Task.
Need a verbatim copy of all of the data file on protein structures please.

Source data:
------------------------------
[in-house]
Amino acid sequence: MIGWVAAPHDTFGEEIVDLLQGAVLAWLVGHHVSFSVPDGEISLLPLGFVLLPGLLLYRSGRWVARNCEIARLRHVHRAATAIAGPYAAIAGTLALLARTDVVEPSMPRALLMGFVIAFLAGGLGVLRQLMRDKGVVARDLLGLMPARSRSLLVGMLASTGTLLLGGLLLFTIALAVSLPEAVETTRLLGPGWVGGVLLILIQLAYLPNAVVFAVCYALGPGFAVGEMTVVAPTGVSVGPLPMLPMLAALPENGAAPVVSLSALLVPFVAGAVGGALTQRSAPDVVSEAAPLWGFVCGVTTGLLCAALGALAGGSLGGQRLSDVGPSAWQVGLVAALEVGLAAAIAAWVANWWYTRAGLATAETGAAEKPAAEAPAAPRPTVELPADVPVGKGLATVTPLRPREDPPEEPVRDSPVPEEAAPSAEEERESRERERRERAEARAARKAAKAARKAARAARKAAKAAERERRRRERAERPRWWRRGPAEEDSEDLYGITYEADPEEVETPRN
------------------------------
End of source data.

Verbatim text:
[in-house]
Amino acid sequence: MIGWVAAPHDTFGEEIVDLLQGAVLAWLVGHHVSFSVPDGEISLLPLGFVLLPGLLLYRSGRWVARNCEIARLRHVHRAATAIAGPYAAIAGTLALLARTDVVEPSMPRALLMGFVIAFLAGGLGVLRQLMRDKGVVARDLLGLMPARSRSLLVGMLASTGTLLLGGLLLFTIALAVSLPEAVETTRLLGPGWVGGVLLILIQLAYLPNAVVFAVCYALGPGFAVGEMTVVAPTGVSVGPLPMLPMLAALPENGAAPVVSLSALLVPFVAGAVGGALTQRSAPDVVSEAAPLWGFVCGVTTGLLCAALGALAGGSLGGQRLSDVGPSAWQVGLVAALEVGLAAAIAAWVANWWYTRAGLATAETGAAEKPAAEAPAAPRPTVELPADVPVGKGLATVTPLRPREDPPEEPVRDSPVPEEAAPSAEEERESRERERRERAEARAARKAAKAARKAARAARKAAKAAERERRRRERAERPRWWRRGPAEEDSEDLYGITYEADPEEVETPRN